I've spent a lot my life being disorganised and forgetful. Now that I'm spending more time reading to improve my subject and pedagogical knowledge and undertaking programmes of study (currently the Chartered Teacher Programme, hopefully an MA next), I need a system whereby I can not only recall what I read, but can use what I read to form my own ideas.
I've spent quite a lot of time exploring various ideas around personal knowledge management. I've found a lot of what's in the zeitgeist a bit overcomplicated; the last thing I want is to spend time messing about with software and getting lost in an overcomplicated system when I could be reading, thinking and creating.
Now that I'm settled, I've started to outline my reading workflow below. I've tried to keep it app-agnostic. I use an app called Logseq, but you could do this all paper or in pretty much any app. At the heart of this system are a few key ideas:
- I want to be able to remember not just what I read, but what mattered about it
- I want to be able to let knowledge and ideas accrete across texts and over time
- I want what I read to inform my outputs.
The system I'm using owes much to the Zettelkasten and the Evergreen Notes systems. This post will look at how I prepare to read; part two will focus on how I take notes from individual texts; part three will look at how I connect ideas from different texts together; and part four will explain how I use the system to create my own content.
1: Know what I'm reading for
My current project is the CTeach OSTE exam; I'm looking at effective feedback in the classroom. Knowing this means that I'm reading for a purpose. I make sure that I've got a master note for the topic or project that everything I do will link back to – this helps to control the mass of notes and ideas that will be generated and have prevent the loss of same.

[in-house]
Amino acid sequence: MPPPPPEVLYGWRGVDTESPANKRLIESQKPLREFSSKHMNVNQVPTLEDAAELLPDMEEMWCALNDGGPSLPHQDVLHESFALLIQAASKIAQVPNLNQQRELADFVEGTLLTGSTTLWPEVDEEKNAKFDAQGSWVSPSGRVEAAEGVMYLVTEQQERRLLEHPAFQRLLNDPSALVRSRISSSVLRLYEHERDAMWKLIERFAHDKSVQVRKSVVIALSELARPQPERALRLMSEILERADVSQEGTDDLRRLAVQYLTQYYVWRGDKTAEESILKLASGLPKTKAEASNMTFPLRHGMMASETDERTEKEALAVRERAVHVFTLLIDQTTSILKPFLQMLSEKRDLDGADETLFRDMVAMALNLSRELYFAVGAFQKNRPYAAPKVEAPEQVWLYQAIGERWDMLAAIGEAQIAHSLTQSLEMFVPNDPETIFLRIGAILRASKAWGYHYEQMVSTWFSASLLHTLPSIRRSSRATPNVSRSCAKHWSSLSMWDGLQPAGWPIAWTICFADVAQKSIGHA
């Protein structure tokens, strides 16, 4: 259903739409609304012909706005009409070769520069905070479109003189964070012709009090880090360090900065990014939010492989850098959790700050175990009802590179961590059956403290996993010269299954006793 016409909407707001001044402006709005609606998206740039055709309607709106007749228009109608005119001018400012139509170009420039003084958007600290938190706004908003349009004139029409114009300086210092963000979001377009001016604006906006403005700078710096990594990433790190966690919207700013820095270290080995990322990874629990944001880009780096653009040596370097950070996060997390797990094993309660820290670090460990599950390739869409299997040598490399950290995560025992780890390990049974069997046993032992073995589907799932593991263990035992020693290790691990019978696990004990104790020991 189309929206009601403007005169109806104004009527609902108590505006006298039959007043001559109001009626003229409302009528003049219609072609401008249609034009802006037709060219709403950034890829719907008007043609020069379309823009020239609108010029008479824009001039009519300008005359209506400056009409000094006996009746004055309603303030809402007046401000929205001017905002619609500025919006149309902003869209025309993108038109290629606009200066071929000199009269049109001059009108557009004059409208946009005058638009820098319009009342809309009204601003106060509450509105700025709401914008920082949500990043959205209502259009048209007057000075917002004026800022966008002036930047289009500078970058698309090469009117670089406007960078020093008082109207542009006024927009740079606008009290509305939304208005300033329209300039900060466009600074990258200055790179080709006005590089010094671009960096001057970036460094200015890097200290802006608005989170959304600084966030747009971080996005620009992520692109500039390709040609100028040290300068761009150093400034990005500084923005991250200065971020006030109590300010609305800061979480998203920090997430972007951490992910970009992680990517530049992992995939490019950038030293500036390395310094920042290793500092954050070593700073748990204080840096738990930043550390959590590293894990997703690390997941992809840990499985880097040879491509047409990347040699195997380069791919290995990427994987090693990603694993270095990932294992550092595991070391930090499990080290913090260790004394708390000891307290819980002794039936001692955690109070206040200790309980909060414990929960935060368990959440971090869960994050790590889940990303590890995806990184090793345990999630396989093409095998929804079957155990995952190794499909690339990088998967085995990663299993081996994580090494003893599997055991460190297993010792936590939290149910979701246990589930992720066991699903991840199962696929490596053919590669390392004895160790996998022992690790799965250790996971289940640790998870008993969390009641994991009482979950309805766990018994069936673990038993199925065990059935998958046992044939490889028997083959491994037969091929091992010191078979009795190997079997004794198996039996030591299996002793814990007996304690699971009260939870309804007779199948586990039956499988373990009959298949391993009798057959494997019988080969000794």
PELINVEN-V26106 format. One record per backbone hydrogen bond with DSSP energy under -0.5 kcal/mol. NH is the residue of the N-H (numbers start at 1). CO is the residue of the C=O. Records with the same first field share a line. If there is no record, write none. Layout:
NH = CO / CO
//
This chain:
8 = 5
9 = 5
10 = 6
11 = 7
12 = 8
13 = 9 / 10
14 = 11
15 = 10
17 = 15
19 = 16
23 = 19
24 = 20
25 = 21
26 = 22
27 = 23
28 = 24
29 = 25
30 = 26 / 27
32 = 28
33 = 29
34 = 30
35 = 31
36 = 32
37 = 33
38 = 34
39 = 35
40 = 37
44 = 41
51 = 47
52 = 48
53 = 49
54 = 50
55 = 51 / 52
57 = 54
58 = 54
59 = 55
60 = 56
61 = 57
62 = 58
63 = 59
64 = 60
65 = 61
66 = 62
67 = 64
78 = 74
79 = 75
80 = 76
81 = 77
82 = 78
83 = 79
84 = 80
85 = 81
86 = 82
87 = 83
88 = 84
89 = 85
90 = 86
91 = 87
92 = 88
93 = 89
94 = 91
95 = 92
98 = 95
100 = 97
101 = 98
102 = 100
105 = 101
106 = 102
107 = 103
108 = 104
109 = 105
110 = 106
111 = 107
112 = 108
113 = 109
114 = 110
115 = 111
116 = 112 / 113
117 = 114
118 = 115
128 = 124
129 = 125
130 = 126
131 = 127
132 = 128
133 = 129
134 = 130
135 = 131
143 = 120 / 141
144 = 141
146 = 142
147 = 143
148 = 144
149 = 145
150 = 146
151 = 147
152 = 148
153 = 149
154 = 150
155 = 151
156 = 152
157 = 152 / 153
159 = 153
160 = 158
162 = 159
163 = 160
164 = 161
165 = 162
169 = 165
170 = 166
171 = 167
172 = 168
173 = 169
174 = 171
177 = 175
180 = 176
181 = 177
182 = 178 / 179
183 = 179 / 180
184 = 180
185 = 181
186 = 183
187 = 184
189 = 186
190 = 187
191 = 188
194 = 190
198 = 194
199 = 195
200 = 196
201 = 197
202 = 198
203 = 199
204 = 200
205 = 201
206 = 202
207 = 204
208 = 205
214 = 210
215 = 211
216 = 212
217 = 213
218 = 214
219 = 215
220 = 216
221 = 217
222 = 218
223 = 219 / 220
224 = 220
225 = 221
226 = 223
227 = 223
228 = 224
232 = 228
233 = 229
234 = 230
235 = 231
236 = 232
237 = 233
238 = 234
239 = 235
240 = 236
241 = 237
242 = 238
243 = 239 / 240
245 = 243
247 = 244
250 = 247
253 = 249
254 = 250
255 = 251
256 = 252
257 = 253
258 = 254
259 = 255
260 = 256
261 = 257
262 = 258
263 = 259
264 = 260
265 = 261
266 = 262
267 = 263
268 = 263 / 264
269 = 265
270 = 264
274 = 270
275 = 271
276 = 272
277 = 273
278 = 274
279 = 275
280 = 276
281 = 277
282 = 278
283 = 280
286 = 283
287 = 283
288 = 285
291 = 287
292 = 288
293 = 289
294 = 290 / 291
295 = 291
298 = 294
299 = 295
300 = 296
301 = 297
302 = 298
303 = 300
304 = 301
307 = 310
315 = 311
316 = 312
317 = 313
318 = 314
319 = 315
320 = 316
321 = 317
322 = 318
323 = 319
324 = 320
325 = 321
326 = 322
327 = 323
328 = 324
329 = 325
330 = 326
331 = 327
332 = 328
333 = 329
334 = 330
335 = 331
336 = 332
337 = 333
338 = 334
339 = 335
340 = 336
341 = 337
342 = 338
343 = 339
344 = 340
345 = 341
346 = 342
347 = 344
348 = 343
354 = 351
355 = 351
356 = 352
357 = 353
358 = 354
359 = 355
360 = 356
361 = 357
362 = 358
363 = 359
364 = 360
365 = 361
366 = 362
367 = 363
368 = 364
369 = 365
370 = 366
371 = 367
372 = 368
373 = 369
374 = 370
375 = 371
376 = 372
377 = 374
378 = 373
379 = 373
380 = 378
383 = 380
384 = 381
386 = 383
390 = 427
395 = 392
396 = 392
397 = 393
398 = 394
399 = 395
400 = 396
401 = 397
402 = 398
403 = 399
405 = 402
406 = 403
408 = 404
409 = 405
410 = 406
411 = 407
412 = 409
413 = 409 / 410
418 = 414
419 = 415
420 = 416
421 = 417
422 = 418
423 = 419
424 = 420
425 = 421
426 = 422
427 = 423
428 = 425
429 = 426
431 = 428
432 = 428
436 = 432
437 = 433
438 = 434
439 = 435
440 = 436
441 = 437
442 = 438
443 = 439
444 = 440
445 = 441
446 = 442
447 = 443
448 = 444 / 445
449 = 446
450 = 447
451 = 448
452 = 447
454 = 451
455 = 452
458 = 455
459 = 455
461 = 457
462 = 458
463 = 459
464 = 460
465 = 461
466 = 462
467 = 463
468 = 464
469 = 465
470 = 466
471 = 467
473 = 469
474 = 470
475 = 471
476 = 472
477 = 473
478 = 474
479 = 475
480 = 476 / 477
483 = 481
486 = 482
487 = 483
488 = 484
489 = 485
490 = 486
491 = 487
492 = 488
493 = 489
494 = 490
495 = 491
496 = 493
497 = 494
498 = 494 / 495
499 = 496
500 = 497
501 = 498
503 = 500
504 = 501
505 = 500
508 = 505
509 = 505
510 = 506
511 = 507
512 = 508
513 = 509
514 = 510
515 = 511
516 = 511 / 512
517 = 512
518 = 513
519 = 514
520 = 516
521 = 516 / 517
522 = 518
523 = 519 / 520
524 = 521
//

Before I start reading, I make a reading list. In this case, I've got one from the Chartered College, but I add my own stuff to it, too. I keep the list updated as I go with what I've read, when I read it and what notes have been taken.
I also go through my Evergreen Notes and bring out any that might help me with the project. I'll explain Evergreens fully in Part 3, but here's a quick run-through now:
- An Evergreen Note is about one idea. Because of this, it needs to be pretty short and concise.
- The point is that it is written entirely in my own words, like a mini-essay.
- The EN should be written with other notes in mind – because it's about one idea, it can and should be linked to other notes. Logseq makes this easy; it uses bi-directional, wiki-style links to associate notes. This feature is not vital, though – you just need a way to see what other notes link to a given note.
- You want the links because this is where fresh insight comes from – making new connections breeds new insight.
Then I write down my ideas and beliefs about the topic currently, plus any questions that are top of mind. These ideas and questions help me to engage actively with whatever I'm reading: I'm looking to have my preconceptions challenged and my questions answered.
Once this is in place, I'm ready to start reading, which I'll look at in part 2.